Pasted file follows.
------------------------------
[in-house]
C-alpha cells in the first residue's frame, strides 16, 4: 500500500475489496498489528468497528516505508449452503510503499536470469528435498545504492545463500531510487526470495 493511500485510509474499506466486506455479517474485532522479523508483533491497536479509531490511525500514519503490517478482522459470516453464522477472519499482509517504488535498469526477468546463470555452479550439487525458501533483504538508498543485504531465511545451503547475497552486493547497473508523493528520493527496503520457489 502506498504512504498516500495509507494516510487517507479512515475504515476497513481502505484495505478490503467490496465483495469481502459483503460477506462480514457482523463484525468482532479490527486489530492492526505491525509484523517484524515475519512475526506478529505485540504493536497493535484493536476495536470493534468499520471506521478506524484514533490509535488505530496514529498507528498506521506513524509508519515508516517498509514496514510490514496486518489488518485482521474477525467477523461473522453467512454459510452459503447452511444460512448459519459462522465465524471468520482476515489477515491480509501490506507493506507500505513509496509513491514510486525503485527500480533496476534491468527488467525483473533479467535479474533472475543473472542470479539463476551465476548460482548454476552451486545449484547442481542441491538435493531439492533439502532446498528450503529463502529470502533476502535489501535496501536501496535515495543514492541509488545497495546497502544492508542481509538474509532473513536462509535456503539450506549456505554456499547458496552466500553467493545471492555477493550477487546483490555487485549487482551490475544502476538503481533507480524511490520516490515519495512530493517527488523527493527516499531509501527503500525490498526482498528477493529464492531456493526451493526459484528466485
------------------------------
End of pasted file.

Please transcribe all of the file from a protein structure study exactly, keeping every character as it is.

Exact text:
[in-house]
C-alpha cells in the first residue's frame, strides 16, 4: 500500500475489496498489528468497528516505508449452503510503499536470469528435498545504492545463500531510487526470495 493511500485510509474499506466486506455479517474485532522479523508483533491497536479509531490511525500514519503490517478482522459470516453464522477472519499482509517504488535498469526477468546463470555452479550439487525458501533483504538508498543485504531465511545451503547475497552486493547497473508523493528520493527496503520457489 502506498504512504498516500495509507494516510487517507479512515475504515476497513481502505484495505478490503467490496465483495469481502459483503460477506462480514457482523463484525468482532479490527486489530492492526505491525509484523517484524515475519512475526506478529505485540504493536497493535484493536476495536470493534468499520471506521478506524484514533490509535488505530496514529498507528498506521506513524509508519515508516517498509514496514510490514496486518489488518485482521474477525467477523461473522453467512454459510452459503447452511444460512448459519459462522465465524471468520482476515489477515491480509501490506507493506507500505513509496509513491514510486525503485527500480533496476534491468527488467525483473533479467535479474533472475543473472542470479539463476551465476548460482548454476552451486545449484547442481542441491538435493531439492533439502532446498528450503529463502529470502533476502535489501535496501536501496535515495543514492541509488545497495546497502544492508542481509538474509532473513536462509535456503539450506549456505554456499547458496552466500553467493545471492555477493550477487546483490555487485549487482551490475544502476538503481533507480524511490520516490515519495512530493517527488523527493527516499531509501527503500525490498526482498528477493529464492531456493526451493526459484528466485